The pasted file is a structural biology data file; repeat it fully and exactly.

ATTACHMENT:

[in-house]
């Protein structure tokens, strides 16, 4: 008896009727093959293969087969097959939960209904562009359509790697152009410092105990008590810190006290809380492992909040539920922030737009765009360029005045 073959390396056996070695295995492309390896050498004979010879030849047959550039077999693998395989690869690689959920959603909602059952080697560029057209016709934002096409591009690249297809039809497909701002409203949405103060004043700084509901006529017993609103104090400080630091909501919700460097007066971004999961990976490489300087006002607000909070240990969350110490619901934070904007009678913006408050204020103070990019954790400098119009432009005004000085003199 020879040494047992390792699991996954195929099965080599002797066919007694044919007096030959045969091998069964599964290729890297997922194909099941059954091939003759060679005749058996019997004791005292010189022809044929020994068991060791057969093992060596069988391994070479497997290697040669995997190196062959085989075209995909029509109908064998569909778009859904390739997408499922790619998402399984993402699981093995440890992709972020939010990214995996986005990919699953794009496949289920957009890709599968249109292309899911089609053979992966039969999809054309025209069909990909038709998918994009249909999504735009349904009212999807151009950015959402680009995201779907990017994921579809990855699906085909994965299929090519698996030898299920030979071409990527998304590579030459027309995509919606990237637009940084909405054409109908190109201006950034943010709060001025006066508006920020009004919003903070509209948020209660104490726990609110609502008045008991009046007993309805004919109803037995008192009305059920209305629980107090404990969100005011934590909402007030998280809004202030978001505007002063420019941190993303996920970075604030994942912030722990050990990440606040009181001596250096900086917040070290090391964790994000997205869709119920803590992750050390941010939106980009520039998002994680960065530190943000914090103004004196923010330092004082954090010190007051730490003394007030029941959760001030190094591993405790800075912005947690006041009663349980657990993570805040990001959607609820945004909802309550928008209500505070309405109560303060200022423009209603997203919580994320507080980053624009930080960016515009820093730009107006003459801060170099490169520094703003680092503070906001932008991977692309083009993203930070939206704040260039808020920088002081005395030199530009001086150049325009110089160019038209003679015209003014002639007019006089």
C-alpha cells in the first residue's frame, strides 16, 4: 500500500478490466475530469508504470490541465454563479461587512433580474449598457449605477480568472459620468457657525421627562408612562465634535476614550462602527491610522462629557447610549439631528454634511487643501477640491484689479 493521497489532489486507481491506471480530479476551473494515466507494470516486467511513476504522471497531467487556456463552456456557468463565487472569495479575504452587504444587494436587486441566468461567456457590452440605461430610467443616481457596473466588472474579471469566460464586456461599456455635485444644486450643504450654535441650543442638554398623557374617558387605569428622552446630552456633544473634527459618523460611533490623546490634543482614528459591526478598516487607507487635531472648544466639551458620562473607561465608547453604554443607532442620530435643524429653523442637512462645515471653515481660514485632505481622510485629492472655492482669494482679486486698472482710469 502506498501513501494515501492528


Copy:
[in-house]
């Protein structure tokens, strides 16, 4: 008896009727093959293969087969097959939960209904562009359509790697152009410092105990008590810190006290809380492992909040539920922030737009765009360029005045 073959390396056996070695295995492309390896050498004979010879030849047959550039077999693998395989690869690689959920959603909602059952080697560029057209016709934002096409591009690249297809039809497909701002409203949405103060004043700084509901006529017993609103104090400080630091909501919700460097007066971004999961990976490489300087006002607000909070240990969350110490619901934070904007009678913006408050204020103070990019954790400098119009432009005004000085003199 020879040494047992390792699991996954195929099965080599002797066919007694044919007096030959045969091998069964599964290729890297997922194909099941059954091939003759060679005749058996019997004791005292010189022809044929020994068991060791057969093992060596069988391994070479497997290697040669995997190196062959085989075209995909029509109908064998569909778009859904390739997408499922790619998402399984993402699981093995440890992709972020939010990214995996986005990919699953794009496949289920957009890709599968249109292309899911089609053979992966039969999809054309025209069909990909038709998918994009249909999504735009349904009212999807151009950015959402680009995201779907990017994921579809990855699906085909994965299929090519698996030898299920030979071409990527998304590579030459027309995509919606990237637009940084909405054409109908190109201006950034943010709060001025006066508006920020009004919003903070509209948020209660104490726990609110609502008045008991009046007993309805004919109803037995008192009305059920209305629980107090404990969100005011934590909402007030998280809004202030978001505007002063420019941190993303996920970075604030994942912030722990050990990440606040009181001596250096900086917040070290090391964790994000997205869709119920803590992750050390941010939106980009520039998002994680960065530190943000914090103004004196923010330092004082954090010190007051730490003394007030029941959760001030190094591993405790800075912005947690006041009663349980657990993570805040990001959607609820945004909802309550928008209500505070309405109560303060200022423009209603997203919580994320507080980053624009930080960016515009820093730009107006003459801060170099490169520094703003680092503070906001932008991977692309083009993203930070939206704040260039808020920088002081005395030199530009001086150049325009110089160019038209003679015209003014002639007019006089």
C-alpha cells in the first residue's frame, strides 16, 4: 500500500478490466475530469508504470490541465454563479461587512433580474449598457449605477480568472459620468457657525421627562408612562465634535476614550462602527491610522462629557447610549439631528454634511487643501477640491484689479 493521497489532489486507481491506471480530479476551473494515466507494470516486467511513476504522471497531467487556456463552456456557468463565487472569495479575504452587504444587494436587486441566468461567456457590452440605461430610467443616481457596473466588472474579471469566460464586456461599456455635485444644486450643504450654535441650543442638554398623557374617558387605569428622552446630552456633544473634527459618523460611533490623546490634543482614528459591526478598516487607507487635531472648544466639551458620562473607561465608547453604554443607532442620530435643524429653523442637512462645515471653515481660514485632505481622510485629492472655492482669494482679486486698472482710469 502506498501513501494515501492528